When I retired as a humanist celebrant I thought I'd stop writing this blog, but my fascination with all things death-related prompted more posts. They're just written from a slightly different perspective, that's all. Oh, and I still do the odd one, by special request.

Saturday, October 12, 2013

To rot, or not?

The worms crawl in
And the worms crawl out
They crawl in thin
And they crawl out stout

Your eyes fall in
And your teeth fall out
Your brains come trickling
Down your snout ...
The Worm Song has been attributed to British soldiers serving in the Crimea in the 19th century. I learned it as a Girl Guide; it was one of the scary songs we sang around the campfire in the dark. Essentially, it's about what happens to buried bodies; a gradual process of decomposition. Horrible as it may sound, if this didn't happen, we'd have a problem; bodies piling up, refusing to rot. This is what's happening in Norway, according to Ashley Feinberg:
Norway's got a major corpse problem that isn't going away anytime soon. Literally—they won't rot. What's the culprit behind this profusion of bodies that refuse to take their place in the circle of life? The same thing that's also working to keep your sandwich fresh: plastic wrap.
The Norwegians answer to the problem is to poke a long tube into the grave, puncturing the plastic, and injecting lime into the space, to hasten decomposition. If you imagine that rotting bodies are horrible, how horrible are corpses that won't rot?

I sometimes wonder about American corpses. The Americans embalm a lot more bodies than we do and like to display them looking as fresh as the day they died in open coffins. Many of their coffins are great heavy things, made from metal, so they seal a corpse in and prevent it from decaying naturally. Instead, the action of anaerobic bacteria will cause the corpse to putrefy, turning it into a disgusting semi-liquid soup. If you've ever watched an episode of CSI where they tip a corpse out of a sealed plastic or metal container, you'll know that the smell it produces is indescribable - far worse than the smell of a naturally decomposed corpse. The dear departed's relatives might go to the grave to pay their respects, imagining him or her as he or she was when last seen. What's happening in the grave or crypt is nothing like that; it's the real stuff of horror stories.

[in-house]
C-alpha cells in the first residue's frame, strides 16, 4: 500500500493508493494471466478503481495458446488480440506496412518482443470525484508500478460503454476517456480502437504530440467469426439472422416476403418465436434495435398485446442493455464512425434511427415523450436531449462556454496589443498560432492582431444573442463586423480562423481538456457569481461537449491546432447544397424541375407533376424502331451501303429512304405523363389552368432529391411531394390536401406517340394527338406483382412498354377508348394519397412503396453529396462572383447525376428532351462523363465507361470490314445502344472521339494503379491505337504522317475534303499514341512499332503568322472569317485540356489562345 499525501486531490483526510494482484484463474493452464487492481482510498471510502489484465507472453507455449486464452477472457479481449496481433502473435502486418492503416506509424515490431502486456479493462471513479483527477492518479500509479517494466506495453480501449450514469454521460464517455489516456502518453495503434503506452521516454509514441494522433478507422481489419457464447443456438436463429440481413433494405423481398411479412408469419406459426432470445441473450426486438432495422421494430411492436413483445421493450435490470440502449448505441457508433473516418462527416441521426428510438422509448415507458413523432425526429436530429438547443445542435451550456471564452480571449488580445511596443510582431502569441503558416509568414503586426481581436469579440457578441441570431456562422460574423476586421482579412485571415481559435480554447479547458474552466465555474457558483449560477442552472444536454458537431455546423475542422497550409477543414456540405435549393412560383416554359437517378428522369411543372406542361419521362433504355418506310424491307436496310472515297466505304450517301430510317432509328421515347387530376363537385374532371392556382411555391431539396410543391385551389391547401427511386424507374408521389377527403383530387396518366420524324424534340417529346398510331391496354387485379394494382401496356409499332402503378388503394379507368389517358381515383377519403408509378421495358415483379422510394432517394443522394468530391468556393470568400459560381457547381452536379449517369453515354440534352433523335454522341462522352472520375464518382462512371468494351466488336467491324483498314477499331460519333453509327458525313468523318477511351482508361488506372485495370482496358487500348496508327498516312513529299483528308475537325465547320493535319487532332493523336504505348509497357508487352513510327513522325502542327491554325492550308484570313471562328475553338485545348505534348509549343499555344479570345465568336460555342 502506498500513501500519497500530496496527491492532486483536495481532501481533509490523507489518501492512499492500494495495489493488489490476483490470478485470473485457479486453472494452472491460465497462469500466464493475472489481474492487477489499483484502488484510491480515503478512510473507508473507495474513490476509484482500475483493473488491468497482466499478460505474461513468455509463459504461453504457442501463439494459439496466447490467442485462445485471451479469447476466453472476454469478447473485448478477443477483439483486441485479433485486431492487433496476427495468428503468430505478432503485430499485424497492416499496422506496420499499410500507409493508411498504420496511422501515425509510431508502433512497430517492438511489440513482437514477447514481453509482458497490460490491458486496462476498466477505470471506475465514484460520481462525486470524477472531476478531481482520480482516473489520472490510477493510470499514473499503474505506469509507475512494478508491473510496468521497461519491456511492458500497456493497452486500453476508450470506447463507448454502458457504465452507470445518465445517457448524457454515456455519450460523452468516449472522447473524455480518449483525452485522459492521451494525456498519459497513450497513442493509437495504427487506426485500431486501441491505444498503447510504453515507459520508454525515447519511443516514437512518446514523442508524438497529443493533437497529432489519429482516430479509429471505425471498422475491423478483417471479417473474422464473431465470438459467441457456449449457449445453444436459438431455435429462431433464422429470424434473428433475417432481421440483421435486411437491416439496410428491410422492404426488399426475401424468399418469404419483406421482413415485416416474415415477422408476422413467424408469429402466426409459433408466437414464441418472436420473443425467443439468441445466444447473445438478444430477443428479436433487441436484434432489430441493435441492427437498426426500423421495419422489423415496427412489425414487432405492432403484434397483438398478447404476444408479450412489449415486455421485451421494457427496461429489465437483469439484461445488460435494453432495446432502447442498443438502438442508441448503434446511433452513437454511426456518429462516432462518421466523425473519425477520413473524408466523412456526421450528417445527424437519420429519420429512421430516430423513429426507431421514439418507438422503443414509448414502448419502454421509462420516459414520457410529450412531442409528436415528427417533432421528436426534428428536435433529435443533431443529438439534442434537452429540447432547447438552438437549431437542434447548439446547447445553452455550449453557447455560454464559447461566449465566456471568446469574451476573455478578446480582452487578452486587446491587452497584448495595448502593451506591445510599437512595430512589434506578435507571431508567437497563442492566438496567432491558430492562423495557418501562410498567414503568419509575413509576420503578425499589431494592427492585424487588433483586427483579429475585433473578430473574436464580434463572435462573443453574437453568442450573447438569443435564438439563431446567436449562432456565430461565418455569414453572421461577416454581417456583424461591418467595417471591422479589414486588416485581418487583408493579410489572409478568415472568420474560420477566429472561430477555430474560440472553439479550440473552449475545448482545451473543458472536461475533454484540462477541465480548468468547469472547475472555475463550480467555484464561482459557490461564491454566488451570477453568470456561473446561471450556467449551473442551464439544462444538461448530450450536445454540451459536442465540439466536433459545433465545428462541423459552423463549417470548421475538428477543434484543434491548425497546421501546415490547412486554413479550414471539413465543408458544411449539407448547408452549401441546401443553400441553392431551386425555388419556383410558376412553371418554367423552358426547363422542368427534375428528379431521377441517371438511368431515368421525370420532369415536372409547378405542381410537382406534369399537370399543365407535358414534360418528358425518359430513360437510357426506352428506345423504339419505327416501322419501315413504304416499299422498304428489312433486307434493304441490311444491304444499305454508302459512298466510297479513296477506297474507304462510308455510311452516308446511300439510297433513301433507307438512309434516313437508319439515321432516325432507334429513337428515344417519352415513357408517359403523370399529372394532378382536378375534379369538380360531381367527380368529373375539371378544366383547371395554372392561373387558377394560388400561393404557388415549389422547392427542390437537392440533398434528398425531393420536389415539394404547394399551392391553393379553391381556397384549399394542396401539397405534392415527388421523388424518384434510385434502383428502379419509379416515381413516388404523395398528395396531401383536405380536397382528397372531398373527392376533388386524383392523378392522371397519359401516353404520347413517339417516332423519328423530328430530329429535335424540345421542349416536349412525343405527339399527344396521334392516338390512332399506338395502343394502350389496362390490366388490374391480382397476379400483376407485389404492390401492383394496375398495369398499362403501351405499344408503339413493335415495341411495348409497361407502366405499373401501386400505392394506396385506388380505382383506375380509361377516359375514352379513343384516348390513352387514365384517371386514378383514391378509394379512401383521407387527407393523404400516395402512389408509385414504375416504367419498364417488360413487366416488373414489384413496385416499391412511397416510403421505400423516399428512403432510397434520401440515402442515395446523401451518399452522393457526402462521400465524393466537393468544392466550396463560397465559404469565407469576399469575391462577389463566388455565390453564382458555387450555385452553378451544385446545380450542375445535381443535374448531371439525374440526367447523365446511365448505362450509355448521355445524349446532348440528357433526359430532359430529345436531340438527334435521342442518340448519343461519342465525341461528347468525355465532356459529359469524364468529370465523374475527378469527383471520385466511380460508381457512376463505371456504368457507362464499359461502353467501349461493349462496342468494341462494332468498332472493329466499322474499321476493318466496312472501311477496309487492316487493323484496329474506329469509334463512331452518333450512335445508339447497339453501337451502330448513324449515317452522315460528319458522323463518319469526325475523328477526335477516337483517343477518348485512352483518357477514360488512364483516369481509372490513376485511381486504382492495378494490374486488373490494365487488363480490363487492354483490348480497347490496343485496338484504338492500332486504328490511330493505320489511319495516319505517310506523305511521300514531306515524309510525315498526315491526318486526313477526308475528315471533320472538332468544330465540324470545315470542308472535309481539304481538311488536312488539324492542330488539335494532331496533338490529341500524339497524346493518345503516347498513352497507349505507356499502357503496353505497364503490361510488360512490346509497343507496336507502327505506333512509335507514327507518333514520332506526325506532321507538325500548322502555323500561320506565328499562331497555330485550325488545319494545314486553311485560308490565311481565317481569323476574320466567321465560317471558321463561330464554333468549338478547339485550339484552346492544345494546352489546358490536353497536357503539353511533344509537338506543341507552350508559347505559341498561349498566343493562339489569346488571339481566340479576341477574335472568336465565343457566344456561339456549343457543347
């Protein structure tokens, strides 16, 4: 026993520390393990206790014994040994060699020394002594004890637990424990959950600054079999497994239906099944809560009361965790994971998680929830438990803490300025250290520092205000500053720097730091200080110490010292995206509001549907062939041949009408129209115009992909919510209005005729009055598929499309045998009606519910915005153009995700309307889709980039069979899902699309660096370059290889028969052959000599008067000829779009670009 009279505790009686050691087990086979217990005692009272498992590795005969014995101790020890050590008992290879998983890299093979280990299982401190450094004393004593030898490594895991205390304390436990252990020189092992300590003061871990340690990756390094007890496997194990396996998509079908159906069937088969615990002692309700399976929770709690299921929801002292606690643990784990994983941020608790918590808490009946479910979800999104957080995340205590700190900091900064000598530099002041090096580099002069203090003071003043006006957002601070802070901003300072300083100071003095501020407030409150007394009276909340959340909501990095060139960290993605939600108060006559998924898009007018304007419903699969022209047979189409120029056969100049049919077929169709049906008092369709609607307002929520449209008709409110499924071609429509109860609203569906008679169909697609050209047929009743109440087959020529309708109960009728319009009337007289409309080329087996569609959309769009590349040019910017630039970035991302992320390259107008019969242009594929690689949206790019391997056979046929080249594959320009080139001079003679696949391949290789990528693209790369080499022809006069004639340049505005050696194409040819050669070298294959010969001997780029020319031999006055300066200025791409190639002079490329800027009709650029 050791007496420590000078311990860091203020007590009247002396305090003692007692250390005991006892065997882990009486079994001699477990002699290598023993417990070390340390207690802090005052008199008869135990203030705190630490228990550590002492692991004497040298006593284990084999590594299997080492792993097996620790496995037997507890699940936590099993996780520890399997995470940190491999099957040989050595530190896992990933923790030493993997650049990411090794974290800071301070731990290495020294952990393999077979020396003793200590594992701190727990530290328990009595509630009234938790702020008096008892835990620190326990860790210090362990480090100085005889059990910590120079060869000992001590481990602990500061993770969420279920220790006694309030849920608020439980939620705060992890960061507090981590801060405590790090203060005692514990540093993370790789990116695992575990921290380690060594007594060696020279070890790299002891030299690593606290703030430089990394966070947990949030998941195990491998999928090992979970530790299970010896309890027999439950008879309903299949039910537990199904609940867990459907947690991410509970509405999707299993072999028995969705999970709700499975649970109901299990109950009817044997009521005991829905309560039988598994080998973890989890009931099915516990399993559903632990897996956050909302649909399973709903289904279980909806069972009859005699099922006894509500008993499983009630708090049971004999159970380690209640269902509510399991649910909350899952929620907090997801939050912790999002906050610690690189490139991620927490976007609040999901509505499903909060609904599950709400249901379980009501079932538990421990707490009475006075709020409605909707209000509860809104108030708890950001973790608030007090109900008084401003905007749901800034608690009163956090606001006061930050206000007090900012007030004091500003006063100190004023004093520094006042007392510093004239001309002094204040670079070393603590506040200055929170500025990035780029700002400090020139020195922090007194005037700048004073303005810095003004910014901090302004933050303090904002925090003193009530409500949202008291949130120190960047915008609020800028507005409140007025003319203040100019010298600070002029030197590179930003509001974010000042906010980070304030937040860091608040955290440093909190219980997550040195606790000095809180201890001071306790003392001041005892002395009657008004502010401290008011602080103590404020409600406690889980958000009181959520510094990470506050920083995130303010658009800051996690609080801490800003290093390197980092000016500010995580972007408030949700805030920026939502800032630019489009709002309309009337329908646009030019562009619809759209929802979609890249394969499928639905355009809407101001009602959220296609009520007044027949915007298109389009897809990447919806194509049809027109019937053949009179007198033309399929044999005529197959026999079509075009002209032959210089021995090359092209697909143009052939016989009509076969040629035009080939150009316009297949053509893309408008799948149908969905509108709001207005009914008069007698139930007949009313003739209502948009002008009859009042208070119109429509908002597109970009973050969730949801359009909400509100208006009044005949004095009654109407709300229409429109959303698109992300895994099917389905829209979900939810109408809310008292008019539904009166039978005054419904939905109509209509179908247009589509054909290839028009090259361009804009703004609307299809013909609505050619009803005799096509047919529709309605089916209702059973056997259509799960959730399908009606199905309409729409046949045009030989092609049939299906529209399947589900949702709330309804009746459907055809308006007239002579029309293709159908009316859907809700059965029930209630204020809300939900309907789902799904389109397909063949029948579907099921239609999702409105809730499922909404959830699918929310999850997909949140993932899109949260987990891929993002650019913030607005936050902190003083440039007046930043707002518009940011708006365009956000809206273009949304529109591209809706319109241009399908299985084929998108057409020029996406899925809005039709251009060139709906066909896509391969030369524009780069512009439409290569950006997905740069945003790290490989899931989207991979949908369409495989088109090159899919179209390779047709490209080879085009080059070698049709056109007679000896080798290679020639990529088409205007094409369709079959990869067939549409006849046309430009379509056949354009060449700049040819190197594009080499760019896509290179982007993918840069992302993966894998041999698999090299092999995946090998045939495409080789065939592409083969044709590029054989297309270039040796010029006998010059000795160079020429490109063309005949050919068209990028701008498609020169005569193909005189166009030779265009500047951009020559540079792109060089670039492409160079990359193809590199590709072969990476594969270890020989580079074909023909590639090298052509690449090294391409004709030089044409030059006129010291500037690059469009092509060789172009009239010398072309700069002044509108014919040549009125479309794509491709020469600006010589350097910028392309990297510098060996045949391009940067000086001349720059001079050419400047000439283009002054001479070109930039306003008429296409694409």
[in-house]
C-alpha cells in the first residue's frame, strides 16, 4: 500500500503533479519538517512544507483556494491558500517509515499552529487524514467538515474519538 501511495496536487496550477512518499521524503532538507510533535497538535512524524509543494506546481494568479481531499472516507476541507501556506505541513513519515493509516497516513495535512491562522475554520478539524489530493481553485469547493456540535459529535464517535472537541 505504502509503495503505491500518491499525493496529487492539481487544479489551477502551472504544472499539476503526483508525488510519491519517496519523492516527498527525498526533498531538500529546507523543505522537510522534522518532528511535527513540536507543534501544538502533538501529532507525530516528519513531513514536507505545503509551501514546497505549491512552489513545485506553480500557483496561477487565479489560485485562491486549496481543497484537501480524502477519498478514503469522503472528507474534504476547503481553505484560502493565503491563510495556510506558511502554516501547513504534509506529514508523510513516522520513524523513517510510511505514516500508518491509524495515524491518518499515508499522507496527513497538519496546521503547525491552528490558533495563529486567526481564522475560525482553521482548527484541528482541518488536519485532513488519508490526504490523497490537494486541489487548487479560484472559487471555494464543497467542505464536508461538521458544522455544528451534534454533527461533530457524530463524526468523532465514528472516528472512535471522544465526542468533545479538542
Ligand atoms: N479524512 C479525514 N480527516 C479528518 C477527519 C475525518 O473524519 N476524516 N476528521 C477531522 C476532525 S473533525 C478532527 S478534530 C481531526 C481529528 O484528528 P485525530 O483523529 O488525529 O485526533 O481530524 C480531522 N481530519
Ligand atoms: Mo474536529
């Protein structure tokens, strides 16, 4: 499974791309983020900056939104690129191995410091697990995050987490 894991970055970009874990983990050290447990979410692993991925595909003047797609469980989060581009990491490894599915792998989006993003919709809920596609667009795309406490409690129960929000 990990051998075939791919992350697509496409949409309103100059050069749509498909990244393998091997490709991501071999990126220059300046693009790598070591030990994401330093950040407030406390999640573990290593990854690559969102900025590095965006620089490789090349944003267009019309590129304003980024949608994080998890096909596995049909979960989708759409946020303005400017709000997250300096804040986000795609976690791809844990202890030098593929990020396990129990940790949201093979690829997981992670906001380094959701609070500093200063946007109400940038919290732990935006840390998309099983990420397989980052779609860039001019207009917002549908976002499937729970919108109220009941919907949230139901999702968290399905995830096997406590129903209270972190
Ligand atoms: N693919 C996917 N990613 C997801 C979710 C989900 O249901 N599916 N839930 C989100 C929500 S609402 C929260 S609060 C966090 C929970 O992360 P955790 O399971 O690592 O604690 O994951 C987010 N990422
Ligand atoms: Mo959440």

Face it; death means decomposition. Trying to prevent it may only make matters worse, and as we're running out of burial space, the sooner we rot, the better - but not until after we're dead, of course.

Photo © M Nelson - a newly dug grave immediately after a burial, Greenwood Burial Ground, Farnham, Suffolk.

Saturday, September 28, 2013

Making room for the dead

The news that most British cemeteries are either full, or nearly full, shouldn't be a surprise. The population continues to grow, and so does the demand for burial space. Cemeteries can be fascinating places, with historically interesting headstones and thriving wildlife, but it makes no sense to expect to stake your claim to a burial plot and expect it to remain yours in perpetuity. Many graves are neglected, forgotten or ignored by the descendents of those who occupy them, while the newly dead must be buried wherever there's room.

Maybe it's time to coax the squeamish into considering burying people long enough for full decomposition, before exhuming the bones and storing them in an ossuary? Neatly stacked bones take up far less space than bodies.

Of course there's cremation, which is popular here and in Japan, but even with efficient new cremators, it's not an environmentally-friendly option. Other new methods of disposal include bio-cremation and freeze-drying, but they still use energy, which is also is increasingly short supply.